When I was eight years old and I rented Metroid and somehow found my way to the vertical white corridors and chozo statues, I felt like I was being watched. The place was very much alive to me, the whole thing, the tunnels and architecture, and my presence is either of no concern at all or greatly unwanted. Not quite threatened, not quite safe. That was the whole point, the sounds, the music, all engineered so that player, Samus, and environment phase in and out of each other, belong to each other and exist off each other. Fez conveys the same feeling but with warmth. With a creative flair more like a candy store than a hostile planet, you just want to look at it, and then maybe lick it.

A great game takes you away and holds you captive. It isn’t that World of Warcraft does it, Call of Duty whatever, or Mario, Art does it. And when a game realizes the art plateau its worth your love, its worth a touch of your existence.

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Rygar…Still Arcardey

The Movie Shoppe is where we rented games from. In a town with one stop light and churches the only establishments outnumbering bars, there weren’t many of us with big game collections. 10 games would have been a wide selection and even then we ended up sharing a lot of them. Hence the Movie Shoppe; I worked for my grandpa’s pocket change and more often than not it would be the $2 and whatever I needed to ride my bike the three miles there and back to pick out a game, preferably early on a Friday so I could have two whole nights with it. We would eat dinner, watch the movie we had rented and after my parents went to bed we would scramble to get the game started.

Rygar Title Screen

I would have been 5 years old when Rygar came out, probably why I remember it as some impossible thing that was cool to look at from time to time.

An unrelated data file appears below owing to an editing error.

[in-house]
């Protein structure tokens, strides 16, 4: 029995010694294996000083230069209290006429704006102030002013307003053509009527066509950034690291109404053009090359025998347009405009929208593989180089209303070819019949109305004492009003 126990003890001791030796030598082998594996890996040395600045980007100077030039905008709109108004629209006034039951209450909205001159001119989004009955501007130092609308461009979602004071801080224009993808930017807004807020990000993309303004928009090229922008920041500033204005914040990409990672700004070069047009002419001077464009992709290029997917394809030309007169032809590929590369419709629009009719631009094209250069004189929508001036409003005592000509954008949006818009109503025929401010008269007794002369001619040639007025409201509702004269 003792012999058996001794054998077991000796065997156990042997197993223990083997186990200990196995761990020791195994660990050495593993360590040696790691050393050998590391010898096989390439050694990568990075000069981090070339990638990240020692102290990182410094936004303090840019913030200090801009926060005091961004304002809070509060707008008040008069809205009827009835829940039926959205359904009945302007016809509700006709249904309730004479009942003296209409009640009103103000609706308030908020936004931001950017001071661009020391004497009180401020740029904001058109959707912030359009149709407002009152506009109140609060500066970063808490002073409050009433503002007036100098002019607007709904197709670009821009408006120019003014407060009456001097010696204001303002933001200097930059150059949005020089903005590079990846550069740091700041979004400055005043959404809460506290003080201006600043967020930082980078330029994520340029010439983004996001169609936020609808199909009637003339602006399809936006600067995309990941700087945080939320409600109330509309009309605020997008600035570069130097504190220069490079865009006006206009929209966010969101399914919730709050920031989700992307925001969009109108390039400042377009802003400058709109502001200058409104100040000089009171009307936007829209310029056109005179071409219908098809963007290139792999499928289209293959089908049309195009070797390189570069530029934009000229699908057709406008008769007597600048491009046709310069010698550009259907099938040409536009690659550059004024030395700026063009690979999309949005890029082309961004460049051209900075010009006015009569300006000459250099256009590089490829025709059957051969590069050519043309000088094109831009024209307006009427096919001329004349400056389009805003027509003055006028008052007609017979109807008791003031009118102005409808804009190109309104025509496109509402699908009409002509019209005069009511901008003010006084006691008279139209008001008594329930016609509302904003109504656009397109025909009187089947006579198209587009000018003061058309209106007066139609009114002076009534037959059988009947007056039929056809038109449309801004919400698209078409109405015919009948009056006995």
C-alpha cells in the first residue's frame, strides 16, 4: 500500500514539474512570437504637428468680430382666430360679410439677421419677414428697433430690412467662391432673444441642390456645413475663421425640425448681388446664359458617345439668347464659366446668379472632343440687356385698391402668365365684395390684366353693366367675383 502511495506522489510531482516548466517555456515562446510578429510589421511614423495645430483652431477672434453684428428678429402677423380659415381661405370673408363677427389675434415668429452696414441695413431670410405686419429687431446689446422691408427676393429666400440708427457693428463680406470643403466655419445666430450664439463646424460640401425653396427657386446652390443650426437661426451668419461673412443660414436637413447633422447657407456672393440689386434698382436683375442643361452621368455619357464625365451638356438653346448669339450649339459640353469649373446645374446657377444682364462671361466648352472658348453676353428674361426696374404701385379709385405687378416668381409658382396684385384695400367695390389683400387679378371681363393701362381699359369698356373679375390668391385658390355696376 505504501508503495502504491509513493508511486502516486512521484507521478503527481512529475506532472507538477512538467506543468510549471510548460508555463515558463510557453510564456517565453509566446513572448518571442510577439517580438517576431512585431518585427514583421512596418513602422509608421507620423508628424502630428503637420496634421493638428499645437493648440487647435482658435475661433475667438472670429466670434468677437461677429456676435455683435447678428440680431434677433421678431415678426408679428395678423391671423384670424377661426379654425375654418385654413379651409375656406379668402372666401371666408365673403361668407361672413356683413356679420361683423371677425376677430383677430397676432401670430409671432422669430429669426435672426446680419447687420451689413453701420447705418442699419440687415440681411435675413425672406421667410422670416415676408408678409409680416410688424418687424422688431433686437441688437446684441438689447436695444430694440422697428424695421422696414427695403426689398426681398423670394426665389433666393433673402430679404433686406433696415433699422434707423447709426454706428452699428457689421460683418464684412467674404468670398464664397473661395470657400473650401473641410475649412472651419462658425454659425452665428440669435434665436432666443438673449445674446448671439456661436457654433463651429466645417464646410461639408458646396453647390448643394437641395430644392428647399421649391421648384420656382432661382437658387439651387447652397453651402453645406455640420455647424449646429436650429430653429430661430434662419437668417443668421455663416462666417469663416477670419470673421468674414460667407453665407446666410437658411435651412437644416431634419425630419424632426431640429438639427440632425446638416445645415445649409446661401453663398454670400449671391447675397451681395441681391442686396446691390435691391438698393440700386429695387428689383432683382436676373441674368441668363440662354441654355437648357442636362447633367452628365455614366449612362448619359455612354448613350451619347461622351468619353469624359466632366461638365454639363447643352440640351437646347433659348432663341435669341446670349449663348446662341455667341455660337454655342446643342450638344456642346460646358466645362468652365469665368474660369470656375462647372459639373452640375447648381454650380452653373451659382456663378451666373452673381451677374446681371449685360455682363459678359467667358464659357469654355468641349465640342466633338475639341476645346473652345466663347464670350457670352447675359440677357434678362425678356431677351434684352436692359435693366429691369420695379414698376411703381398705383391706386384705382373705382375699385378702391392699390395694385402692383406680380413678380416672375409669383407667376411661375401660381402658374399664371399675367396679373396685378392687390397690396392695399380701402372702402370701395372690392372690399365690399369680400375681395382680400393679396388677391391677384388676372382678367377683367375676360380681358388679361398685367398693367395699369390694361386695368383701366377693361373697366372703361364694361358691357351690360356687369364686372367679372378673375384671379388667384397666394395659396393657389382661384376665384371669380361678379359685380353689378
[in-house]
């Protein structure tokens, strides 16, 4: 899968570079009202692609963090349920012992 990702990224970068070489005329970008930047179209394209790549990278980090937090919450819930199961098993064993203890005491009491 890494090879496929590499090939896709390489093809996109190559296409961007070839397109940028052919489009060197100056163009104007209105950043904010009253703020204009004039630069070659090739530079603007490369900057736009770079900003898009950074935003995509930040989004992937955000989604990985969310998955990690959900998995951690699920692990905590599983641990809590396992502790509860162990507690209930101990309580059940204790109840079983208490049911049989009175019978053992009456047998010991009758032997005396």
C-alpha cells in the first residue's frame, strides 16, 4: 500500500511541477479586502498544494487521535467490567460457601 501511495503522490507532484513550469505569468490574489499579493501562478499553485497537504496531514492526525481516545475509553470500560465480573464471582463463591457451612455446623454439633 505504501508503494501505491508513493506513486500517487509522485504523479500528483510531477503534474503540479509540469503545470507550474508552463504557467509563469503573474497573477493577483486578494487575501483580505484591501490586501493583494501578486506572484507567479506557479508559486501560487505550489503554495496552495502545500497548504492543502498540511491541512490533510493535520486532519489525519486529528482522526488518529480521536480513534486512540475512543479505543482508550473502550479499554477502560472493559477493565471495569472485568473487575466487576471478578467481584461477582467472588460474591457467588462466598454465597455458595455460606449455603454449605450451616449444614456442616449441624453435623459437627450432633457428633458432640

I found Rygar because it always seemed like I would get there too late and all the good games were rented out already. Mario 3, any Zelda, SNES Mario, to name of few of the games I played way late. The benefit though was that I ended up playing a lot of games I otherwise wouldn’t have. Rygar is one of those games I think about from time to time as something I never felt done with. I didn’t beat too many games as a kid because I was so young, it was like I could grasp it, and even find most secrets and solve the puzzles, but the actual mechanics, the physics of it was challenging at first. Later I remember being really good at MKII on the SNES, but that was long after Rygar.

Today I committed to two hours to see what I would remember. I haven’t done any reading or research about the game so my initial impression was that it was a Tecmo platformer like Ninja Gaiden, arcade controls, rubber bandy physics. That this game is more akin to an open world RPG was exciting, I was actually only going to play for a half hour or so, thinking I would catch up to my 7 year old self in no time.

Rygar  1

Garloz, great fantasy stuff going on here.

Rygar 2

Very NES that these dudes all look the same.

It was when I paused the game for the first time that I saw RPG elements. I finished playing but then I hit up Google to read a little of how the game was set up, and I tried to find information on the specific dev responsible for key elements. So when I read about the frequent death and a complete restart for unfocused play, I realized why I never got too far into it. Same reason I never got to far into Metroid, they are super frustrating in the beginning at low health and a fair amount of enemies. Playing the NES cart seems to give me an edge, when the screen gets crowded it bogs way down and flickers, looks horrible but it gives you a second to think.

At first roaming the world I let myself just check things out. That’s why I didn’t see the RPG of it at first, but I also found the instruction book online which confirmed everything. This game is a prestige title that is difficult to beat and has played a role in games history since the arcade version was originally released in Japan.